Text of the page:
Venture capitalists say the United States still dominates in technology innovation, according to a new survey. But Europe and Asia are quietly excelling in fields like clean tech and software that could eventually pull more investments overseas.
Germany, for example, is becoming a new leader in clean technology, according to a survey of about 400 venture capitalists worldwide released Tuesday by Deloitte and the National Venture Capital Association. The U.S. is still the more attractive investment opportunity in clean tech, but at least 43 percent of respondents recognized Germany for its expertise in solar photovoltaic and other green technologies.
(The study, which was conducted in March, didn't reflect hard investment dollars. Rather, it examined the attitudes of VCs.)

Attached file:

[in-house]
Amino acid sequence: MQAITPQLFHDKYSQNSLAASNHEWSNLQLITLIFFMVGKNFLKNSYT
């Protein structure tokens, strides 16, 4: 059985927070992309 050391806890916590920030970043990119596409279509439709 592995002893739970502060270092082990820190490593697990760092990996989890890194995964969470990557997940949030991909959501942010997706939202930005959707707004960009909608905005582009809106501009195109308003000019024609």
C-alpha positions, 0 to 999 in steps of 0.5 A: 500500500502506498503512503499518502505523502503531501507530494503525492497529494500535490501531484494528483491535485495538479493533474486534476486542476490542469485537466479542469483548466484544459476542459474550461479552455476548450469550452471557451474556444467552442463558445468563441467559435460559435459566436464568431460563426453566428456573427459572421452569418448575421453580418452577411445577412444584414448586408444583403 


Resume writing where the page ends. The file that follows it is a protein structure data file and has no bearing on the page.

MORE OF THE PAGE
In the field of telecommunications, one-third of venture capitalists recognized Japan as the most attractive place for investment, just behind the United States. In the field of semiconductors, VCs said Taiwan was the leader in manufacturing chips. With regards to software, those surveyed named India as having the top technology, second to the United States, but ahead of United Kingdom and Israel.
More than half of the VCs surveyed said that they are investing overseas, and that number has gone up slightly from last year, according to executives from Deloitte and NVCA.
"While the U.S. isn't losing ground, the globalization of innovation is under way," said Mark Jensen, national managing partner of Deloitte's Venture Capital Services. "The rest of the world is finding out what they're good at."